What is a gender role? That's a whole other topic, but it's clear from scripture that God designed men and women differently, yet still values each equally. Men and women are equal, but men are designed to lead, and women are designed to support, just as a child is to be obedient to his parents and parents are to care, train, and love their children. In neither case are the parties unequal or of lesser value.

    Thought on these roles would be beneficial. Are families where the woman wears the pants healthy? Could the high divorce rates today be a product of ignoring the roles God designed in people.
  • said:


    Thundersnow, does it matter if Jesus never mentioned homosexuality? He never mentioned bestiality either. For that matter, bestiality isn't mentioned anywhere in the New Testament. You can find prohibitions against it only in the Old Testament. Does that make it okay?

    I don't make assumptions about what jesus would like. He doesn't mention condoms either, but I suspect hes ok with them.


    A strict reading of this passage might suggest women remain absolutely silent at all times in the church. But this view is not only plain silly (should women not sing (Eph 5:19)?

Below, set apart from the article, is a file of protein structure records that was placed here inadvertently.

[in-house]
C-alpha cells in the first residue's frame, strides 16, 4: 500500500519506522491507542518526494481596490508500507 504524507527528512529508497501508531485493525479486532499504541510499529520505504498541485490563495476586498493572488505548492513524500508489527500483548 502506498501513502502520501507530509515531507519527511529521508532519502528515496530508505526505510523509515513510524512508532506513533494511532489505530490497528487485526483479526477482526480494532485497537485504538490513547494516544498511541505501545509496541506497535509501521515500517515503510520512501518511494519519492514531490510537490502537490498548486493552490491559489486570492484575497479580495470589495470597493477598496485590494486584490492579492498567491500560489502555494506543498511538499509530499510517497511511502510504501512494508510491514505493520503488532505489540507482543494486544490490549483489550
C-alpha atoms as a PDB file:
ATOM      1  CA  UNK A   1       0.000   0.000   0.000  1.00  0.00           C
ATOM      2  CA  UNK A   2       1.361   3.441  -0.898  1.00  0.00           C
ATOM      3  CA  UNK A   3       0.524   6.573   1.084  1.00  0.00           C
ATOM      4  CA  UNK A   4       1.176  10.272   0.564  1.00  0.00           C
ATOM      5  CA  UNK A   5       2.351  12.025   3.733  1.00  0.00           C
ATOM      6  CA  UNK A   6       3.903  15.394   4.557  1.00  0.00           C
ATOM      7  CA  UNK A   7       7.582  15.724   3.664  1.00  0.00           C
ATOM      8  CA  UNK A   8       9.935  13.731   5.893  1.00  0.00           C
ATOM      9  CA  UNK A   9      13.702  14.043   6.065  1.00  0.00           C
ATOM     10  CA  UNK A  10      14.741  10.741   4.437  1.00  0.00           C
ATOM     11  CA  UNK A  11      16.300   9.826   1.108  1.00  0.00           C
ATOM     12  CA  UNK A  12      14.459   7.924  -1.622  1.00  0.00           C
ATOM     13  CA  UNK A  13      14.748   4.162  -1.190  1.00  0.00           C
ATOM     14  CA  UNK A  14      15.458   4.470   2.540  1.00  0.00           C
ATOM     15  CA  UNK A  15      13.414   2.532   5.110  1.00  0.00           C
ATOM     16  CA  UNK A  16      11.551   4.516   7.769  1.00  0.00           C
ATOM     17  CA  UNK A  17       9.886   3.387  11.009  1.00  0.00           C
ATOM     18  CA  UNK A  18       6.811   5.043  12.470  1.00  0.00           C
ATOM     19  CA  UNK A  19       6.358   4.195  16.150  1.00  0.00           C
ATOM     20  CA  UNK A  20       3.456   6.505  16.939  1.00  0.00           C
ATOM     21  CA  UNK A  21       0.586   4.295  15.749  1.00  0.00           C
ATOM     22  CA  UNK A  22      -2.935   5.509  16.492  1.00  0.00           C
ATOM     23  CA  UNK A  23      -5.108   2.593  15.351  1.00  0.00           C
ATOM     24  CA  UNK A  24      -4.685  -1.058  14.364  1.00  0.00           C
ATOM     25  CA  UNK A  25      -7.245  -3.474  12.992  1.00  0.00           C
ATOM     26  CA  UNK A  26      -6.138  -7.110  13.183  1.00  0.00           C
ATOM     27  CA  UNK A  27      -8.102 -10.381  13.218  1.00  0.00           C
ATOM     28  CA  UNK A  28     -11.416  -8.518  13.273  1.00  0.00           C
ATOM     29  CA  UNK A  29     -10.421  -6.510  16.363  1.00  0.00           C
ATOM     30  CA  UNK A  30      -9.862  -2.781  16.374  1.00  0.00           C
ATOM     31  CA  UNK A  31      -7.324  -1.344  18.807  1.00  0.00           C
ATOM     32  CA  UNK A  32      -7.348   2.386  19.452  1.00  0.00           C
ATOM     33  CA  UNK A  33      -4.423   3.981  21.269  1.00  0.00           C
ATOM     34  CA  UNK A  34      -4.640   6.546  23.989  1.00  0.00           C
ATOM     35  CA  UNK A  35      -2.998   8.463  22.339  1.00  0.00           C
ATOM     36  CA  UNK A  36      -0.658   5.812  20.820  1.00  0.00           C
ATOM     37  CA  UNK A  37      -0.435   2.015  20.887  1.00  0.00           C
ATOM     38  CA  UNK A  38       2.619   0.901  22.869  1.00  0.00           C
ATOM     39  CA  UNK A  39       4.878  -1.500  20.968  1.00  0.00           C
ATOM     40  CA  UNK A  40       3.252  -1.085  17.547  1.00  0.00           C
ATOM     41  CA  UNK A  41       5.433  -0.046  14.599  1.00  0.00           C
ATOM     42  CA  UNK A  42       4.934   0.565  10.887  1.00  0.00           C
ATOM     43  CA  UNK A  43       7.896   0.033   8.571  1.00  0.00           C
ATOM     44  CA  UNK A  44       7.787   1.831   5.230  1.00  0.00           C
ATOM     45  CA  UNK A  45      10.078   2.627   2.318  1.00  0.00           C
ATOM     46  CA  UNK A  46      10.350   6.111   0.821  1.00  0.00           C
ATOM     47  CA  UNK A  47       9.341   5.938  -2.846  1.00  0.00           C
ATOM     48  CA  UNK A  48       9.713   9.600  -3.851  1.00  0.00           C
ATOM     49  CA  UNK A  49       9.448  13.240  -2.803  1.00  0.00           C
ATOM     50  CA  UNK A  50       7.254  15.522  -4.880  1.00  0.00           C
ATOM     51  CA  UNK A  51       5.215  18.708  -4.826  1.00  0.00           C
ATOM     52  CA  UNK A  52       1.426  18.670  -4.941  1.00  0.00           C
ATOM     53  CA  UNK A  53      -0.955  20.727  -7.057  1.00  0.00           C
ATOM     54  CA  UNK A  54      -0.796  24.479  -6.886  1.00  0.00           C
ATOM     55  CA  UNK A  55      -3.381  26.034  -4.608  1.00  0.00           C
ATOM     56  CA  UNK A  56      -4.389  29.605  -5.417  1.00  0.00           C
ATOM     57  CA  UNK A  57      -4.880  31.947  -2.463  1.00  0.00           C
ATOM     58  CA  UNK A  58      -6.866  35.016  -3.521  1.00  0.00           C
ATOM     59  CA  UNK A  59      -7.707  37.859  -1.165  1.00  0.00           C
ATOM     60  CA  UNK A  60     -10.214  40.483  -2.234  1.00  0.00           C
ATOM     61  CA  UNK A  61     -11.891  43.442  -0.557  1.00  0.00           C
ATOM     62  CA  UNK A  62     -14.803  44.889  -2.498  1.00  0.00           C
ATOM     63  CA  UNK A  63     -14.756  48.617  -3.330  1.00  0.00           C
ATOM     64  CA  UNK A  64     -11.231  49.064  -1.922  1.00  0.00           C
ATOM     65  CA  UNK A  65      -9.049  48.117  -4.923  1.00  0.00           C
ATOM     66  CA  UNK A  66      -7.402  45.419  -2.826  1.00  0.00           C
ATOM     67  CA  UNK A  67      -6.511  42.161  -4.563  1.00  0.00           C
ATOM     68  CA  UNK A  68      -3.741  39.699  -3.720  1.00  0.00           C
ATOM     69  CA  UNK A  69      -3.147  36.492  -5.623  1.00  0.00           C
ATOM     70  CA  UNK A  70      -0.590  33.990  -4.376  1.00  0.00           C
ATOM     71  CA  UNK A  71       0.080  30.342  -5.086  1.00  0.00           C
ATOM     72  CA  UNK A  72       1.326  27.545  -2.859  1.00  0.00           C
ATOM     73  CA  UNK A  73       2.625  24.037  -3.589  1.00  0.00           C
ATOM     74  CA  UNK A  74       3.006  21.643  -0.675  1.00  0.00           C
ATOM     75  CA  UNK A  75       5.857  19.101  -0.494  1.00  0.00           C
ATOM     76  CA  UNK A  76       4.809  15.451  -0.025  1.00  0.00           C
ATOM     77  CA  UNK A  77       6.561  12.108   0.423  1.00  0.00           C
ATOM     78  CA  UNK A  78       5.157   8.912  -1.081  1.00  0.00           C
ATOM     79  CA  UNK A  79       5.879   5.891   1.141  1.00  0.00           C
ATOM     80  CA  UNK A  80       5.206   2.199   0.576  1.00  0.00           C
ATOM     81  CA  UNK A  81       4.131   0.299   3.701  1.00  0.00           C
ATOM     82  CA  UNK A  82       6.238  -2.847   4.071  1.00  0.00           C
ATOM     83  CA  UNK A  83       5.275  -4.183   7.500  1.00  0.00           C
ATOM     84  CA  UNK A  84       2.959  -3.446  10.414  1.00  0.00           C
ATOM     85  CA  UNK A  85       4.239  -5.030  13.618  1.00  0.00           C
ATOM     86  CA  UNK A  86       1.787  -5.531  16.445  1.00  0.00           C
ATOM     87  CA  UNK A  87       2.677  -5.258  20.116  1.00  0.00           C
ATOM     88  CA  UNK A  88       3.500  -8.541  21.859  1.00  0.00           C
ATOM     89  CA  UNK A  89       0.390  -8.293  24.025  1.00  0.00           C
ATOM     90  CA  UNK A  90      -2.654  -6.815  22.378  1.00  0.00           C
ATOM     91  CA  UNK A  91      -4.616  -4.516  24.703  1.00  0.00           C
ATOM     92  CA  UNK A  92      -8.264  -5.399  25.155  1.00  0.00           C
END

"silly" because it doesn't fit our societal norms. I doubt women yapped in Corinth. I'm not sure what you are getting from Eph 5:19 btw:
    said:

    8Do not get drunk on wine, which leads to debauchery. Instead, be filled with the Spirit. 19Speak to one another with psalms, hymns and spiritual songs. Sing and make music in your heart to the Lord, 20always giving thanks to God the Father for everything, in the name of our Lord Jesus Christ.

    21Submit to one another out of reverence for Christ.

    It says nothing about church or women.


    What is "church" but the gathering of believers?), the word in question, siago (silence), is never used in such absolute sense in the Bible. It's sense is determined by context. In Luke 9:36, the apostles were instructed by Jesus to "hold their peace" (siago). Jesus did not mean to not talk at all, but to not talk about what they saw on the mountain. In Luke 20:26, after the Pharisees tried to trap Jesus but got pwned by him, "they became silent," i.e., they ceased trying to trap him. Siago is used three times in 1 Corinthians 14. Besides above, if a speaker of tongues has no interpreter, he is to not speak in tongues (keep silent), and if one is speaking and another has a more current revelation, the first is to be silent to let the other talk. Silence is demanded only in the matters being discussed.

    Siago means silent, and Paul clearly tells women to be silent here. It seems fairly unambiguous to me.